British Columbians dealing with high-risk drinking or alcohol use disorder will be connected to services that better suit their needs.
- Alcohol addiction is the most common substance-use disorder in B.C.
- Over 20% of British Columbians over the age of 12 are currently taking part in heavy drinking.
- Nearly 200 health conditions are associated with long-term high alcohol consumption.
- Average consumption levels as low as one or two standard drinks per day are directly or indirectly linked to increased risk of at least eight different types of cancer, as well as numerous other serious medical conditions.
A new made-in B.C. guideline helps fill a crucial gap in the province’s system of care for people with addictions.
The Provincial Guideline for the Clinical Management of High-Risk Drinking and Alcohol Use Disorder has been announced by Judy Darcy, Minister of Mental Health and Addictions, and representatives from the BC Centre on Substance Use (BCCSU), a research centre of the UBC Faculty of Medicine.
“The rise of problematic drinking in British Columbia, especially among our young people, is of deep concern to our government,” said Darcy. “The impacts are far reaching and can be devastating for youth, for families and for communities across B.C. These new guidelines are the first of their kind in B.C. They will significantly improve care for people who struggle with alcohol use, and better connect them to the supports and services they need.”
The guideline helps bridge the gap between research and practice and will be used by clinicians to manage and treat high-risk drinking and alcohol-use disorder, resulting in more people accessing better, quality care.
“The health system has generally failed people who use alcohol. The result is our hospitals and emergency rooms are filled with individuals suffering a range of consequences of alcohol addiction,” said Dr. Keith Ahamad, clinical assistant professor in the department of family medicine, clinician researcher, BCCSU, and co-chair, guidelines writing committee. “We’re left managing the devastating effects rather than preventing and treating the addiction itself. We have a responsibility to provide easy access to upstream evidence-based treatment and to look to guide people earlier toward treatment and recovery. These guidelines provide the tools to empower primary care in doing just that.”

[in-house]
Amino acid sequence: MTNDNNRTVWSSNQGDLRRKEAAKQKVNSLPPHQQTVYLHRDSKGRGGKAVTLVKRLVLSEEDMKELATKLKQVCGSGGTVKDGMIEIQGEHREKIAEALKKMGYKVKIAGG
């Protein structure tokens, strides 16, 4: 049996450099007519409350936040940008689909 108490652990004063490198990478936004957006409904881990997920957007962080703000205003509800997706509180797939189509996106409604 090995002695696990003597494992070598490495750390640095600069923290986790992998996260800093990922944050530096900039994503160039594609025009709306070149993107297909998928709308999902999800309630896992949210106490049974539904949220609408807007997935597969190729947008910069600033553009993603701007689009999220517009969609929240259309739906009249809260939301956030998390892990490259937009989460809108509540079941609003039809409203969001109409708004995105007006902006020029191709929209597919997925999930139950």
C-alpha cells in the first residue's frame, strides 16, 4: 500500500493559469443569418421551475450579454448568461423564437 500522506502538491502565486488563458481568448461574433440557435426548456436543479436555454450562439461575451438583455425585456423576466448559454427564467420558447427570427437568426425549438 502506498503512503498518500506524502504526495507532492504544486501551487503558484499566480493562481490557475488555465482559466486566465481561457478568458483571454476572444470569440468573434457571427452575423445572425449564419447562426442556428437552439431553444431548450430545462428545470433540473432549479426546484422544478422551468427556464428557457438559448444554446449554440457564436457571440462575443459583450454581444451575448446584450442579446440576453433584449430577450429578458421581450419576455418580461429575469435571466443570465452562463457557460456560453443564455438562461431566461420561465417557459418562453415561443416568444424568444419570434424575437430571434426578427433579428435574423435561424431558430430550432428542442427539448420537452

The guideline also includes recommendations to improve early screening and intervention in primary care settings for youth aged 12 to 25 and adults, as well as new tools for withdrawal management and guidance for continuing care.
“Alcohol addiction is the most common substance-use disorder and can be devastating in terms of both health impacts and the costs to our health system, as well as the harms caused to individuals, families and our communities,” said Cheyenne Johnson, co-interim executive director, BCCSU. “Traditionally, evidence-based treatment and recovery have not been well integrated and implemented into routine clinical care. We’re hopeful these new guidelines will support the development of a substance use continuum of care that identifies signs of alcohol addiction early and provides evidence-based treatment and referral to recovery services.”
“Alcohol addiction is the most common substance-use disorder and can be devastating in terms of both health impacts and the costs to our health system, as well as the harms caused to individuals, families and our communities.”
Cheyenne Johnson, BCCSU co-interim executive director
The guideline was created by a committee of 43 clinicians, researchers, scientists and policy experts from regional health authorities and the Ministry of Health, as well as people with lived experience. The committee intends to update the guideline every three years to ensure it is based on the most current research available.
The BCCSU will work with health-care partners to bring the guideline into practice through a number of initiatives, including:
- a series of in-person seminars throughout the province;
- new training and specialist supports for primary care teams in collaboration with Doctors of B.C. that will be implemented early next year; and
- a free, self-paced course offered in partnership with the University of British Columbia.
In addition, the BCCSU is working on two supplements to the guideline: one in partnership with the First Nations Health Authority, which will give clinicians the tools to provide culturally safe care to Indigenous peoples; and a second to support the management of alcohol-use disorder for women who are pregnant.
“The provincial guideline will increase knowledge and options for people with alcohol-use disorder,” said Dr. Nel Wieman, senior medical officer, mental health and wellness, First Nations Health Authority. “The upcoming Indigenous supplement to the guideline will address cultural safety and humility in providing holistic health care to people with AUD. It will also bravely expand the conversation about alcohol use in First Nations communities.”
Improving addictions care throughout the province is an integral part of A Pathway to Hope, B.C.’s roadmap for improving mental health and addictions care for everyone. Implementing the roadmap is a shared priority with the BC Green Party caucus, and is part of the Confidence and Supply Agreement.
- Read the guideline
- Read a summary of the guideline recommendations
- Canada’s Low Risk Alcohol Drinking Guidelines (Canadian Centre on Substance Use and
- Alcohol Consumption in BC (Canadian Institute for Substance Use Research)
- A Pathway to Hope
A version of this article originally appeared on the BCCSU website here.